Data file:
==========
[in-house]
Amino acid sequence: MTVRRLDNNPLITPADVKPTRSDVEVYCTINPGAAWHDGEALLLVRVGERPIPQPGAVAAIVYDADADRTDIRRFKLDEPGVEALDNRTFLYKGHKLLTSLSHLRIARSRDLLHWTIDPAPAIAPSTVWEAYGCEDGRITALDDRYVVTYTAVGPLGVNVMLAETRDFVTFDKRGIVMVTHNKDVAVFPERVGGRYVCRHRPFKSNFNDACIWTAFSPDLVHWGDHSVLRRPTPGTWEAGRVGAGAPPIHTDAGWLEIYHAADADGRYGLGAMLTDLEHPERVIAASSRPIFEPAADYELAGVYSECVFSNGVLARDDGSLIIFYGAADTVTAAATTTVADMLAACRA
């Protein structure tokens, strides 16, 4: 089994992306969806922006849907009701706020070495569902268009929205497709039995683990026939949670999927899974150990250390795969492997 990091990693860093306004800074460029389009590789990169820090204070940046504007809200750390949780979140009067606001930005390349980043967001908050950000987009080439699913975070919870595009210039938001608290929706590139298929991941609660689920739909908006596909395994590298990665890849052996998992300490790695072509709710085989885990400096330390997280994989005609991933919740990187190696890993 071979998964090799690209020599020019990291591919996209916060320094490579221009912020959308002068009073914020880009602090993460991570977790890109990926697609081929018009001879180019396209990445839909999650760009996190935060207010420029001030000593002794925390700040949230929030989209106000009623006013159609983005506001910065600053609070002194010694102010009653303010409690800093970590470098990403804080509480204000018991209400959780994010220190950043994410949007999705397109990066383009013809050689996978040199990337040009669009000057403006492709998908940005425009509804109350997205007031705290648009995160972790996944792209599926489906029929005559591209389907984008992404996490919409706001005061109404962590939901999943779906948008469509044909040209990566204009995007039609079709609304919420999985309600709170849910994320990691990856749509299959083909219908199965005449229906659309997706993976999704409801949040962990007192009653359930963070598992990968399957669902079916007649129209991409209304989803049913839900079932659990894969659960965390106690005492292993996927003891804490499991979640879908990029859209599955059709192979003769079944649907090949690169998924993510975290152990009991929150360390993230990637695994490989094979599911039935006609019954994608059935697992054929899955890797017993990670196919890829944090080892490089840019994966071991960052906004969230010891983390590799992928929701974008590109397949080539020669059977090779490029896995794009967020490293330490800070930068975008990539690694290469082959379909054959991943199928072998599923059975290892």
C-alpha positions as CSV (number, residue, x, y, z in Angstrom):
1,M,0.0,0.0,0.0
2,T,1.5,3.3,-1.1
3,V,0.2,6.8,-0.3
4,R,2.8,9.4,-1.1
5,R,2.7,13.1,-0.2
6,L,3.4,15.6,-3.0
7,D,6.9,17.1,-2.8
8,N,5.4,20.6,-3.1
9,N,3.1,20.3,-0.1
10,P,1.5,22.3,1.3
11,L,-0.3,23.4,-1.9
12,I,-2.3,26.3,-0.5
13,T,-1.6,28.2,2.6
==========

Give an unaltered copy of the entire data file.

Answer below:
[in-house]
Amino acid sequence: MTVRRLDNNPLITPADVKPTRSDVEVYCTINPGAAWHDGEALLLVRVGERPIPQPGAVAAIVYDADADRTDIRRFKLDEPGVEALDNRTFLYKGHKLLTSLSHLRIARSRDLLHWTIDPAPAIAPSTVWEAYGCEDGRITALDDRYVVTYTAVGPLGVNVMLAETRDFVTFDKRGIVMVTHNKDVAVFPERVGGRYVCRHRPFKSNFNDACIWTAFSPDLVHWGDHSVLRRPTPGTWEAGRVGAGAPPIHTDAGWLEIYHAADADGRYGLGAMLTDLEHPERVIAASSRPIFEPAADYELAGVYSECVFSNGVLARDDGSLIIFYGAADTVTAAATTTVADMLAACRA
């Protein structure tokens, strides 16, 4: 089994992306969806922006849907009701706020070495569902268009929205497709039995683990026939949670999927899974150990250390795969492997 990091990693860093306004800074460029389009590789990169820090204070940046504007809200750390949780979140009067606001930005390349980043967001908050950000987009080439699913975070919870595009210039938001608290929706590139298929991941609660689920739909908006596909395994590298990665890849052996998992300490790695072509709710085989885990400096330390997280994989005609991933919740990187190696890993 071979998964090799690209020599020019990291591919996209916060320094490579221009912020959308002068009073914020880009602090993460991570977790890109990926697609081929018009001879180019396209990445839909999650760009996190935060207010420029001030000593002794925390700040949230929030989209106000009623006013159609983005506001910065600053609070002194010694102010009653303010409690800093970590470098990403804080509480204000018991209400959780994010220190950043994410949007999705397109990066383009013809050689996978040199990337040009669009000057403006492709998908940005425009509804109350997205007031705290648009995160972790996944792209599926489906029929005559591209389907984008992404996490919409706001005061109404962590939901999943779906948008469509044909040209990566204009995007039609079709609304919420999985309600709170849910994320990691990856749509299959083909219908199965005449229906659309997706993976999704409801949040962990007192009653359930963070598992990968399957669902079916007649129209991409209304989803049913839900079932659990894969659960965390106690005492292993996927003891804490499991979640879908990029859209599955059709192979003769079944649907090949690169998924993510975290152990009991929150360390993230990637695994490989094979599911039935006609019954994608059935697992054929899955890797017993990670196919890829944090080892490089840019994966071991960052906004969230010891983390590799992928929701974008590109397949080539020669059977090779490029896995794009967020490293330490800070930068975008990539690694290469082959379909054959991943199928072998599923059975290892």
C-alpha positions as CSV (number, residue, x, y, z in Angstrom):
1,M,0.0,0.0,0.0
2,T,1.5,3.3,-1.1
3,V,0.2,6.8,-0.3
4,R,2.8,9.4,-1.1
5,R,2.7,13.1,-0.2
6,L,3.4,15.6,-3.0
7,D,6.9,17.1,-2.8
8,N,5.4,20.6,-3.1
9,N,3.1,20.3,-0.1
10,P,1.5,22.3,1.3
11,L,-0.3,23.4,-1.9
12,I,-2.3,26.3,-0.5
13,T,-1.6,28.2,2.6